Even if your student isn't in the car, they (or other students) may be watching
Keep this in mind when you make passes, when you interact with other drivers on track. Even in an open-passing session, there might be other students on track with instructors, or students spectating. Do you really want them to think dive bombing three cars into the bitch on VIR Grand is a good idea when you have to get back in the car with them? DEs aren't race schools or test/tune sessions. Sure, advanced drivers and instructors can make use of the events for some practice, but don't be driving in full-out race mode especially in traffic. There are street cars out there. There are passengers in some cars. Behave.
Wednesday, October 15, 2014
First a brief step.further back. Last weekend I was with TrackDaze on Shenandoah at Summit Point Motorsports Park. Since they know I have spent most of my tack time driving our Rabbit.they like to stick me in any Volkswagens. Thing is they didn't notice that one of the VWs they put me in was driven by my wife. I had been previously told to never instruct my wife but her and I decided it would be a fun experience so we gave it a shot. It actually turned out really well and she got a check ride and sign off (by another instructor) to advance to the blue group with TrackDaze.
Following that I was at Watkins Glen Wednesday and Thursday. I had never driven The Glen and first thing I had to.do.was learn the line myself. Thanks to some resources another instructor had plus doing some lead follow during the first.instructor session I knew enough to get my student around track safely and on the line.
For those two days my student was driving a 2010 Jaguar XK Sedan. Per usual I drove his car for the first two laps. We aren't allowed to flog the students car.around the track so I was driving fairly conservatively causing a bit of tire squeal as I went around but pushing the car hard. Well turns out that my definition of taking it easy was different than my student's comfort level when he was driving. Because the tires hard made a noise going around the track. It was nice though because it was a nice comfortable heated seat trip around the track on two moderately cold days. My student improved a lot across the two days and most importantly stayed safe and had fun. Through those two days I also picked up a lot of speed myself as I became better aclimated to the track. The Glen is an incredible track and if you ever have the chance I highly recommend you go there. Wednesday night we were even out f like grilling, and drinking beer, bourbon and scotch as we unwound from the day and were.celebrating the end of another good.season of driving with Hooked On Driving Northeast Region.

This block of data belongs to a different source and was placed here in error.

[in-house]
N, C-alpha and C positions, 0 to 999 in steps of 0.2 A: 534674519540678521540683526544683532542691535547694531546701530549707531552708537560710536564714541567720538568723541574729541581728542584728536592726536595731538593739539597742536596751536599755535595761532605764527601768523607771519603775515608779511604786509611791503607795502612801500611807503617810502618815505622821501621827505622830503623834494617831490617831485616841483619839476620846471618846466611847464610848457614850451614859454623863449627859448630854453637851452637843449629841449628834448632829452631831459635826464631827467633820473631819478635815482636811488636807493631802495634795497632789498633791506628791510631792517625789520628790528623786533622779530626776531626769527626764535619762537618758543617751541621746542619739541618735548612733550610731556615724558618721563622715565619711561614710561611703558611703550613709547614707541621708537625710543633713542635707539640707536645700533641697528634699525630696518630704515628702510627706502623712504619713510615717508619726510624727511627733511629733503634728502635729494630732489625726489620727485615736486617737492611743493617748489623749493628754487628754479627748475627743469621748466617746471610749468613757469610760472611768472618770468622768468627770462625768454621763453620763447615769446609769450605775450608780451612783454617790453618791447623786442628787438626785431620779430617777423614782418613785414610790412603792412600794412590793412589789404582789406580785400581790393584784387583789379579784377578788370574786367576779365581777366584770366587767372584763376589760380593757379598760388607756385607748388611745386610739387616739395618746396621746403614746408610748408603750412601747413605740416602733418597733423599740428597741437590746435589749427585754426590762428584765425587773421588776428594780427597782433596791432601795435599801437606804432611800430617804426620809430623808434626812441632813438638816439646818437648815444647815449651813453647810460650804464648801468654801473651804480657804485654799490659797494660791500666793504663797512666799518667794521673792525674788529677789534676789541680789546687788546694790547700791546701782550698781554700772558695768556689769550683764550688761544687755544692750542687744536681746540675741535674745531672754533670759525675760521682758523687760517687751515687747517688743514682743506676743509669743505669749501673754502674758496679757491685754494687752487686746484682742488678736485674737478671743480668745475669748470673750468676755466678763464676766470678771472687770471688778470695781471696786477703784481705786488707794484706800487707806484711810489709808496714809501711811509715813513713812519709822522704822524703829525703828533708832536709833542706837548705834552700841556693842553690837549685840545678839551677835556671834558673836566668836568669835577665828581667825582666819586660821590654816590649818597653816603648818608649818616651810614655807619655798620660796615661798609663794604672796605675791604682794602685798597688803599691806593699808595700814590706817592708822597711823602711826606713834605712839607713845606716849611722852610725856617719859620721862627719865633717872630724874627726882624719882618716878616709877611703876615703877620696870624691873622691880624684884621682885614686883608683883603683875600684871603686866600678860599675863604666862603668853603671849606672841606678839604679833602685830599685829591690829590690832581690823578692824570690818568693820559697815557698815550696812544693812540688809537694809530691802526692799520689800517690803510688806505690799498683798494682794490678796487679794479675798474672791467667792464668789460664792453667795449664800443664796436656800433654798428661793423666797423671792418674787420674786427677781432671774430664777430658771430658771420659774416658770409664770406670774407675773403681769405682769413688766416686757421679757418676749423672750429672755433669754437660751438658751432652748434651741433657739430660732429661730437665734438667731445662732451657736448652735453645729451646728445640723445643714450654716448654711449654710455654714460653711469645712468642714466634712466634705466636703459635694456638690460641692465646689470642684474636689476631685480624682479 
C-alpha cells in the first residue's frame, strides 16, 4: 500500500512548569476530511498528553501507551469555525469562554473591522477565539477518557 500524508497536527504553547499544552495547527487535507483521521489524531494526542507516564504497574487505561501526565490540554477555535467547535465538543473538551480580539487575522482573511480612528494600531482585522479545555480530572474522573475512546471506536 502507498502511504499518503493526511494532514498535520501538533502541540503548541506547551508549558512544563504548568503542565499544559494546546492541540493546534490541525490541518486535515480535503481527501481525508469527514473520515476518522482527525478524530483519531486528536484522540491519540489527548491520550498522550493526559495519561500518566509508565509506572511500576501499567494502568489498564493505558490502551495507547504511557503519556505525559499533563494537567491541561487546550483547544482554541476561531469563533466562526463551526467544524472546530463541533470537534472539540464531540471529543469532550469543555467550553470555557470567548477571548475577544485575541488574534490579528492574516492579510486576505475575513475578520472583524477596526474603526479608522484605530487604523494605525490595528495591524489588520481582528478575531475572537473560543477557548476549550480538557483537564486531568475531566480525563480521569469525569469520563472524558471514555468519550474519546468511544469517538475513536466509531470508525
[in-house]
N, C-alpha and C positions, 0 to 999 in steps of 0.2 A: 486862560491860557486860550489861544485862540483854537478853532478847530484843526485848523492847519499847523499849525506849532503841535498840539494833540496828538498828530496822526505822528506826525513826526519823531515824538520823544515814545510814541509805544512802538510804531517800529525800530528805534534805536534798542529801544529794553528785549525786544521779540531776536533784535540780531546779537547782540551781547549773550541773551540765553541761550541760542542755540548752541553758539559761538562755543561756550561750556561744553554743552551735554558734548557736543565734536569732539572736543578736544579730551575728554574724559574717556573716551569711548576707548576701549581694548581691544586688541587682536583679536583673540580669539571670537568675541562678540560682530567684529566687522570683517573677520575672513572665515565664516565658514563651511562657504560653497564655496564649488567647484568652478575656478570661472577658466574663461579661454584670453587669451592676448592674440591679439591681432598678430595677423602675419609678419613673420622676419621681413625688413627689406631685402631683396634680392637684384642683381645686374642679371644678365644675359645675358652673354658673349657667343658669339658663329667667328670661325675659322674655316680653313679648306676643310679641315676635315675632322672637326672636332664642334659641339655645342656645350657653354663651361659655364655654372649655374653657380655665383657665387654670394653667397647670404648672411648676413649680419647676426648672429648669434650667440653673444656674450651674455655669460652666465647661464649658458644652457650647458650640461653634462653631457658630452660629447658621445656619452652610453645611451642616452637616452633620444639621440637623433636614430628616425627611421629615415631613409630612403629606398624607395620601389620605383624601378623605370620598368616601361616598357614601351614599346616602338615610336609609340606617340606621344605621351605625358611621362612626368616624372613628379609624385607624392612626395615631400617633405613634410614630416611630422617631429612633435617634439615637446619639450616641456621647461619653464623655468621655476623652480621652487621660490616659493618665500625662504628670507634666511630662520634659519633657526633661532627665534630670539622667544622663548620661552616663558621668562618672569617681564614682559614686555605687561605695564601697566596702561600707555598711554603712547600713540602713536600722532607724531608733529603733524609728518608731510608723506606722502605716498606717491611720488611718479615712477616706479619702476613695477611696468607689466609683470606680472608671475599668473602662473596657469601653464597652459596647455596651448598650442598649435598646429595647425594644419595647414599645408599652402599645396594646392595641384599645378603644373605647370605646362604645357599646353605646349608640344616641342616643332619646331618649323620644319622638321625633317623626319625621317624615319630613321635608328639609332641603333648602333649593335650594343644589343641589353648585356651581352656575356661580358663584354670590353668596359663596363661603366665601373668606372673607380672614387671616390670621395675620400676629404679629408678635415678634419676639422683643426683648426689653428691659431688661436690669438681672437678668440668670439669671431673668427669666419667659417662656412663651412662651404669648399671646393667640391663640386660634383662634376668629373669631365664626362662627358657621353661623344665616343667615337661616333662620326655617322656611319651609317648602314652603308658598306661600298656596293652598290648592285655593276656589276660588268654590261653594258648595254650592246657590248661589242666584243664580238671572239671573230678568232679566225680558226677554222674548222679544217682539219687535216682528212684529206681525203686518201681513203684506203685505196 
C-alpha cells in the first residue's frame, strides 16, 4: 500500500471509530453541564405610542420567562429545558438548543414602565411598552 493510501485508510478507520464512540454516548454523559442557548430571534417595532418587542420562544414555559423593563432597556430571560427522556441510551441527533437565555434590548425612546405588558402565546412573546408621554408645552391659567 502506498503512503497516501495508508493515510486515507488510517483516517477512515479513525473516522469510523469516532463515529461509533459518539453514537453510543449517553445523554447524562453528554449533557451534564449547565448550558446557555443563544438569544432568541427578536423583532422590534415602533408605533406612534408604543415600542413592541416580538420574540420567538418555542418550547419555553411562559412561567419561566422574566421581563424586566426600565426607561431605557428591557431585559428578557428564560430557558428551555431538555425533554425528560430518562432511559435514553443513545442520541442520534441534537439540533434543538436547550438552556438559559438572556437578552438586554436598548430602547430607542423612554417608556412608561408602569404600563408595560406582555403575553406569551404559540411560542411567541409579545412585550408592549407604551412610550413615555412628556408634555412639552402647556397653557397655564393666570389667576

From The Glen I headed south, but not to my house. Summit Point was in.need of more instructors for the Friday at the Track the following day. After arranging a place to stay Thursday night we headed down there, crashed for a few hours and we were back at the track.
A Mustang and Mercedes C series parked next to us in the paddock. The husband I. The Mustang had been to multiple events but his wife.had never driven on track. I immediatly grabbed her as a student for the 1A run group. Had I not grabbed her as a student I would have grabbed the MkVI VW GTI that was there. I ended up without a 1B student but had a 2i student in a Mazda Speed 3. The event ended up being in the rain so I was happy I.had switched to the (crappy) street tires on my BMW. The day was largely a car control clinic on track with limited traction most of the day with my group 1 student learning a bit about how the car feels when it slides and my group 2 student working on throttle control to deal with the lack of traction.
When I took my group 1 student out (who had already done a session on the skid pad) the backend of the BMW kept trying to come around and one time I had to make a correction 2 hole doing about 50mph. This somewhat surprised my student because she didn't realize that the same car control techniques they teach on the skid pad at 30mph work at highway speeds. While it wasn't my intention to do a skid pad session on track it was good car control practice for.me and a good teaching moment for my student.
All said and done, in 7 days I spent 5 days on track on three different tracks across 3 FWD, 2 RWD and 1.AWD vehicle (including my RWD BMW track car). At least most of the students had a good.time and learned.some things about their car and its capailities.. With up.to 8 days left on track this year I hope to end the year on a high note. Maybe even dragging a few more people out to the track!